The opinion of the court was delivered by: Scullin, Senior Judge
Currently before the Court are Plaintiff's objections to Magistrate Judge DiBianco's March 12, 2009 Report-Recommendation in which he recommended that this Court grant Defendants' motion for summary judgment dismissing Plaintiff's claims against Defendants in their official capacities and deny the motion in all other respects. See Dkt. No. 76. On April 20, 2009, Plaintiff objected only to the portion of the Report-Recommendation in which Magistrate Judge DiBianco recommended that this Court grant partial summary judgment as to his claims against Defendants in their official capacities.
Plaintiff pro se filed this action under 42 U.S.C. § 1983, alleging violations of his civil rights resulting from an incident that occurred on April 20, 2003, while he was incarcerated at Auburn Correctional Facility.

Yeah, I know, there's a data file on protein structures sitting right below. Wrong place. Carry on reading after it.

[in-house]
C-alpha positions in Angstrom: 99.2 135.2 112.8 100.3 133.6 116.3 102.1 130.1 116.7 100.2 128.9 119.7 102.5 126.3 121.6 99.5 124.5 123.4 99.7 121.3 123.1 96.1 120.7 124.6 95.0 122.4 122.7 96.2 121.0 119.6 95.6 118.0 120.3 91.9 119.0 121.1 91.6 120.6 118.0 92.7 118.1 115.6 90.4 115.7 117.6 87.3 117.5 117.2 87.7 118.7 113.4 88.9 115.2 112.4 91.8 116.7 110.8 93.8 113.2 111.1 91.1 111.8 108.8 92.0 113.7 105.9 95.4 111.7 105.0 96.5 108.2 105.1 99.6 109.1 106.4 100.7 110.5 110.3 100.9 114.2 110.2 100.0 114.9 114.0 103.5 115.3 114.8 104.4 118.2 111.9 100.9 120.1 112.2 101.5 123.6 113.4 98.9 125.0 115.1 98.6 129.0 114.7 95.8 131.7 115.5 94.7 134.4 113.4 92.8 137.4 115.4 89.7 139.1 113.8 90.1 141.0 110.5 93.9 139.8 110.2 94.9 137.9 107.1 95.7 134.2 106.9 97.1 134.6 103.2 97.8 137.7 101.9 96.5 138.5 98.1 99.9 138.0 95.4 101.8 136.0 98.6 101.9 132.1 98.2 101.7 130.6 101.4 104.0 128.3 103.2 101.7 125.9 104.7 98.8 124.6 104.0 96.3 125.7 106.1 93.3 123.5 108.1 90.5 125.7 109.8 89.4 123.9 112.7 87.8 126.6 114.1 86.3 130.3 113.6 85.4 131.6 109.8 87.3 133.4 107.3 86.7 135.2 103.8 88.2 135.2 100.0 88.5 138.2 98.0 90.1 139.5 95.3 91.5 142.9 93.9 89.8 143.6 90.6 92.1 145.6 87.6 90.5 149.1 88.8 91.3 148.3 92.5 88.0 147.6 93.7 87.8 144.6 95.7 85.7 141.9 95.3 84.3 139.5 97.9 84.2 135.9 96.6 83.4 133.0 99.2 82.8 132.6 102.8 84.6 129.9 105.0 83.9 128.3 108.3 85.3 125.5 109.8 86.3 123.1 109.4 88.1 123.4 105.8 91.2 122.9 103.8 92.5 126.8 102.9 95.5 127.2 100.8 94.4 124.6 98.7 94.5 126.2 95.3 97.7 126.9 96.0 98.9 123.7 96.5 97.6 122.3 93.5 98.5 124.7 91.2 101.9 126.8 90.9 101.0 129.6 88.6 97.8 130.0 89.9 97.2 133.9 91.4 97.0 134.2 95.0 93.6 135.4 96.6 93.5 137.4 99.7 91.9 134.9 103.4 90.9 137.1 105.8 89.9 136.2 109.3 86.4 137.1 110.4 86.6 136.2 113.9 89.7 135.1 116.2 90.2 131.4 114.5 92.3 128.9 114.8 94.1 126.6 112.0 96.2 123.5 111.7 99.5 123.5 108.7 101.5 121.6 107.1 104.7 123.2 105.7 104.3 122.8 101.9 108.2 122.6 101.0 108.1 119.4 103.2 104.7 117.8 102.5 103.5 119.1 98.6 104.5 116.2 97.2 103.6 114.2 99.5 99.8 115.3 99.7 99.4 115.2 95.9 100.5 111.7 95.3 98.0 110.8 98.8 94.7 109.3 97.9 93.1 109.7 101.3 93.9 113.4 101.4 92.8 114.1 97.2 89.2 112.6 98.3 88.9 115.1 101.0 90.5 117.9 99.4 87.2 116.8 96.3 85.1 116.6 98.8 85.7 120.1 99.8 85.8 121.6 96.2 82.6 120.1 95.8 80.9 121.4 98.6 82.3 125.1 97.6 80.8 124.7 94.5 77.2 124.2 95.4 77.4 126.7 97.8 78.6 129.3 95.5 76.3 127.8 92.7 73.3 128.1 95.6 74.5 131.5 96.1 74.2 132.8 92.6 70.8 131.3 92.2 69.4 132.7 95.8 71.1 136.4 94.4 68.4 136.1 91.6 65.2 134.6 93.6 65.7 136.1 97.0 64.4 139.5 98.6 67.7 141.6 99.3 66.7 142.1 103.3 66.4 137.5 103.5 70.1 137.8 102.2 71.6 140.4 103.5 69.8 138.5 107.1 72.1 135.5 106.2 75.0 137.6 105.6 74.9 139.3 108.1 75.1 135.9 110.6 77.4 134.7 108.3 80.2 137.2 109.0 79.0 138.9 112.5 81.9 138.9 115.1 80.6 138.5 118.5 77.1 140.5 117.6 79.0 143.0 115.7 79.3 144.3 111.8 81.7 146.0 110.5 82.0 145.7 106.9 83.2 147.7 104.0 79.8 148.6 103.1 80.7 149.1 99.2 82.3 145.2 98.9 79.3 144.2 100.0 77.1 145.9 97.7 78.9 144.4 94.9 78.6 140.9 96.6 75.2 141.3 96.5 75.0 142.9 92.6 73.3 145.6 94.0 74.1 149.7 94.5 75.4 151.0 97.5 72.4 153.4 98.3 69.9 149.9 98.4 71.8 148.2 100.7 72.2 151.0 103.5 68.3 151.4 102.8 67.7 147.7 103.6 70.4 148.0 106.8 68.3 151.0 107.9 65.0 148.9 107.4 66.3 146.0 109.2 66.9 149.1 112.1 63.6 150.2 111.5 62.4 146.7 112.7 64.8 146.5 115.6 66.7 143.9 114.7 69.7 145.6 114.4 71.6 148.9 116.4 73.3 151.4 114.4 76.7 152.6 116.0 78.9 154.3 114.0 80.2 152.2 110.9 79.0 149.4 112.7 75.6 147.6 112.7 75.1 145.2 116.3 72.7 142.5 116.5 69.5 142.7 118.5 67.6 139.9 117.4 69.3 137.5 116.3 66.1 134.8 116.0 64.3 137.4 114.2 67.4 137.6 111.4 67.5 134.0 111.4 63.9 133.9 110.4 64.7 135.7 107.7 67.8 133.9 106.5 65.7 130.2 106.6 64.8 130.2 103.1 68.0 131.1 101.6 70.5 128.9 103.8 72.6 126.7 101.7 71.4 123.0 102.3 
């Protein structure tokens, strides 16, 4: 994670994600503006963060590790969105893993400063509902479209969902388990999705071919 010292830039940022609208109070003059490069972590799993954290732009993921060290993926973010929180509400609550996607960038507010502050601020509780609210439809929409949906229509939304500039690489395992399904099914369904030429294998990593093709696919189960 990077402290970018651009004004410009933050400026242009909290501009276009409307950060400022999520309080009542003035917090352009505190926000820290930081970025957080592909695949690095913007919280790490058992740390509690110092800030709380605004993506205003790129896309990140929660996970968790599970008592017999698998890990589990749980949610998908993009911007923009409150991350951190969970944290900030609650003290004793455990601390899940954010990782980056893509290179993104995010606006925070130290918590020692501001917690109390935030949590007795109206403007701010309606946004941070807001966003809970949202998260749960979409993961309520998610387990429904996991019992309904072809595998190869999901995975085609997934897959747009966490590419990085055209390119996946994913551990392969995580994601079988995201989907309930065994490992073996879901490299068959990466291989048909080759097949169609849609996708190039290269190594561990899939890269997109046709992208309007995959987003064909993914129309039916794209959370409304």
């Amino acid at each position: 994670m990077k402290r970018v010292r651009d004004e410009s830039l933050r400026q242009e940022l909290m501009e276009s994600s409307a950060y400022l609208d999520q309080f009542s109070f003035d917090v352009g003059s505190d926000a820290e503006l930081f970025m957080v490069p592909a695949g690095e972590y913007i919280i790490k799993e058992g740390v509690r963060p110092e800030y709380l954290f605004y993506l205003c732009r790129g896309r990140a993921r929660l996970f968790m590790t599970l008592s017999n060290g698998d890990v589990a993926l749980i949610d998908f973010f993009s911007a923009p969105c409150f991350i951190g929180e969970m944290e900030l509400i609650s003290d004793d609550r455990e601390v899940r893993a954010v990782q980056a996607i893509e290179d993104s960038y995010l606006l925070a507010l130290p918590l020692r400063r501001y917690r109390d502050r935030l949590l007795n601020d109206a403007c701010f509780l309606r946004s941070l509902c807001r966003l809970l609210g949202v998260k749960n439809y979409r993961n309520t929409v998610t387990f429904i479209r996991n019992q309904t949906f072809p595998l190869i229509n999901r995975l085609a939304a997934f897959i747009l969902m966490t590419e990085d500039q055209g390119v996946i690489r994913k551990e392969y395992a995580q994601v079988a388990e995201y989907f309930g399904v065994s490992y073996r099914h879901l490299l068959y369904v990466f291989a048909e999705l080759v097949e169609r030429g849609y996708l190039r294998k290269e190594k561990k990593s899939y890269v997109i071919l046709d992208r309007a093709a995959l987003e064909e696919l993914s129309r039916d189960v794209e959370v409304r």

Specifically, Plaintiff alleges that, at approximately 8:45 p.m., he and several other inmates were crossing from the North Recreation Yard to the South Recreation Yard. See Amended Complaint at 4. Plaintiff claims that Defendant Wright and ten other officers stopped him and "placed him on the wall" for a pat-frisk and that Defendant Koziol placed him in handcuffs. See id. at 4-4.1.
Thereafter, Defendant Withers allegedly told Defendant Koziol not to "do anything in the yard," but to "wait until you take him back to his block." See id. Plaintiff alleges that Defendants Koziol and Withers then escorted him to a "feed-up" room, not his assigned block. See id. at 4-1. Plaintiff claims that, once inside, Defendant Koziol punched him several times in the chest. See id. Plaintiff also contends that Defendant Koziol ordered Defendant Wright to "beat [Plaintiff] down" and that, thereafter, Defendant Wright punched Plaintiff in the face until Defendant Koziol saw his eyes begin to bleed. See id. Upon seeing the blood, Defendant Koziol told Defendant Wright not to hit Plaintiff in the face anymore, but to hit him in the body where the marks would be less visible. See id.